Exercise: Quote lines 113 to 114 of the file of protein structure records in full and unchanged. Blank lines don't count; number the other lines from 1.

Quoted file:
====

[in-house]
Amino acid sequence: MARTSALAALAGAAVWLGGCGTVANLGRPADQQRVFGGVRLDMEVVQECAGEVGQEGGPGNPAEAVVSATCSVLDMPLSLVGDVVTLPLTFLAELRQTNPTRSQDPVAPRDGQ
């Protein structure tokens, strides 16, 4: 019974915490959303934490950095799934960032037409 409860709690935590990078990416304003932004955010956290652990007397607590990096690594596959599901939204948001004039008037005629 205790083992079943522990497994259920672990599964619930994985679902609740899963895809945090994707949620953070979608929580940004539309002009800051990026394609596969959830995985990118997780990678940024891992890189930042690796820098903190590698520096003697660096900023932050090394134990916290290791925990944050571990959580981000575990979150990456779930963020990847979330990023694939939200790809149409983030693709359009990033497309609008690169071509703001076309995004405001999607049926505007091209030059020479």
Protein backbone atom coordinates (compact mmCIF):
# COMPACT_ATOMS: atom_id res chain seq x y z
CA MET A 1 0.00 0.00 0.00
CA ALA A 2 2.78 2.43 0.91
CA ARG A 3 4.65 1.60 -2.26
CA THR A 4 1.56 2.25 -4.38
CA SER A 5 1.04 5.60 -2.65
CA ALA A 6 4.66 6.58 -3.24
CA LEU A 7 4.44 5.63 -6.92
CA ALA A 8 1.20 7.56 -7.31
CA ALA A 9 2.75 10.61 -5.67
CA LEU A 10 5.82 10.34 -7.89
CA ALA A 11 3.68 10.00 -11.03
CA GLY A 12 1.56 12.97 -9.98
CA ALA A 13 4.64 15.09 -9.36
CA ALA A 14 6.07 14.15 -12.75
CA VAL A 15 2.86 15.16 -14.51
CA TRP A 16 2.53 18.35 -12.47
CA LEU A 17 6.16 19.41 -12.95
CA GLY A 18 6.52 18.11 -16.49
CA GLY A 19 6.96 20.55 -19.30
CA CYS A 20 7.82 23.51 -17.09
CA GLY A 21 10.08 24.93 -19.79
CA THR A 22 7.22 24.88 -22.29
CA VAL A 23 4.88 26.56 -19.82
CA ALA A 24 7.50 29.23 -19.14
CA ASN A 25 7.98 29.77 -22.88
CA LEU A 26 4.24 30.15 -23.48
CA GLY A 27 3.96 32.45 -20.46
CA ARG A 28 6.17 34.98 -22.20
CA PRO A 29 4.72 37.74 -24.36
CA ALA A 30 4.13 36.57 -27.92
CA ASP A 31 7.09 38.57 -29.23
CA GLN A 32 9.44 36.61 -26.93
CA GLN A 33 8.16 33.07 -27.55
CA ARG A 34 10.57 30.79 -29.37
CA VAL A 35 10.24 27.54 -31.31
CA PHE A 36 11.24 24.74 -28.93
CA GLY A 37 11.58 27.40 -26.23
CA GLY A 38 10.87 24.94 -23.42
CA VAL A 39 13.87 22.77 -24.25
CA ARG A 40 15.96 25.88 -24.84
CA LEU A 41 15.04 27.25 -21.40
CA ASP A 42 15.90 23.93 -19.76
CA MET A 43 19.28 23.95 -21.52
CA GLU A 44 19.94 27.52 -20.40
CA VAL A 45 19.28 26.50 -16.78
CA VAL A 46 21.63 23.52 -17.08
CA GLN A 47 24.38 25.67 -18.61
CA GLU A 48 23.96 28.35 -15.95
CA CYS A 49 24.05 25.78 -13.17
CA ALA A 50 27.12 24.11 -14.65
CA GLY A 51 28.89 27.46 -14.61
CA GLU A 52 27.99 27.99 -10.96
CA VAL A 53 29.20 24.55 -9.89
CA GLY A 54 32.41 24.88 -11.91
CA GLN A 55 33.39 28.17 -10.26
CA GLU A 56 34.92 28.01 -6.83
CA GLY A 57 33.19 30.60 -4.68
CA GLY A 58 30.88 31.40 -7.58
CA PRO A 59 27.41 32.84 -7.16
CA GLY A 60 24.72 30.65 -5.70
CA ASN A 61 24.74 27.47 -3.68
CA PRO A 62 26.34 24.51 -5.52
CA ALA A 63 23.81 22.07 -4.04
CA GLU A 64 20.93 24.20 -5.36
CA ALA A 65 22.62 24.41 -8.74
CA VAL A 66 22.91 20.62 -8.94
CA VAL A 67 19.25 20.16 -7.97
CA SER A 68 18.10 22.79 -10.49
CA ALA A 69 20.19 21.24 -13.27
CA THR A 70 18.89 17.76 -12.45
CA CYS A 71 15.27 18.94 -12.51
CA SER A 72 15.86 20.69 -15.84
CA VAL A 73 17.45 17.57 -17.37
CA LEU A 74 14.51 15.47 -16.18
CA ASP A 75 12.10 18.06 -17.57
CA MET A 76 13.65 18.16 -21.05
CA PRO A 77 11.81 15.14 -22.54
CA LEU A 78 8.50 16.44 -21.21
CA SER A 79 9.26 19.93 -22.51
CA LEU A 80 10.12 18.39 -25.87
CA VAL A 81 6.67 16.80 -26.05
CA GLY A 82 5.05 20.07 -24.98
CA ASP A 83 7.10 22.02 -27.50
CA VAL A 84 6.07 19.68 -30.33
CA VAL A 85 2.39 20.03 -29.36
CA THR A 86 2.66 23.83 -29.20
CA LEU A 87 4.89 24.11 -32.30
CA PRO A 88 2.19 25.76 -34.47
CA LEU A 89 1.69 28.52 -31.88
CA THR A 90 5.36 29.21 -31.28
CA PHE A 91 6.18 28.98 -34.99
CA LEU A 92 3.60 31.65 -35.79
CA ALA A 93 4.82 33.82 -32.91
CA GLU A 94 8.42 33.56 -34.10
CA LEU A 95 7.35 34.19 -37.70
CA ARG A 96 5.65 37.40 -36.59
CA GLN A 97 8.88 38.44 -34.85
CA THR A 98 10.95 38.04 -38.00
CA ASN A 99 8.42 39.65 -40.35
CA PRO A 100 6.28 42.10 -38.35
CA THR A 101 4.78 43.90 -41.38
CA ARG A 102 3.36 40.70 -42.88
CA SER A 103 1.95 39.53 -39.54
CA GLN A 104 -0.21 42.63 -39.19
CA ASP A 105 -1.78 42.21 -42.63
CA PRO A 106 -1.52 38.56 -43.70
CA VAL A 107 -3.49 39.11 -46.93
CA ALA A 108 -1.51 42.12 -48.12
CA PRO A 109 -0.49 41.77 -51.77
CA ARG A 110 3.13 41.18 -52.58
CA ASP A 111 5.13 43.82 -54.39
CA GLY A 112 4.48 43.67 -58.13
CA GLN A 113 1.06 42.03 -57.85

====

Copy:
CA ALA A 108 -1.51 42.12 -48.12
CA PRO A 109 -0.49 41.77 -51.77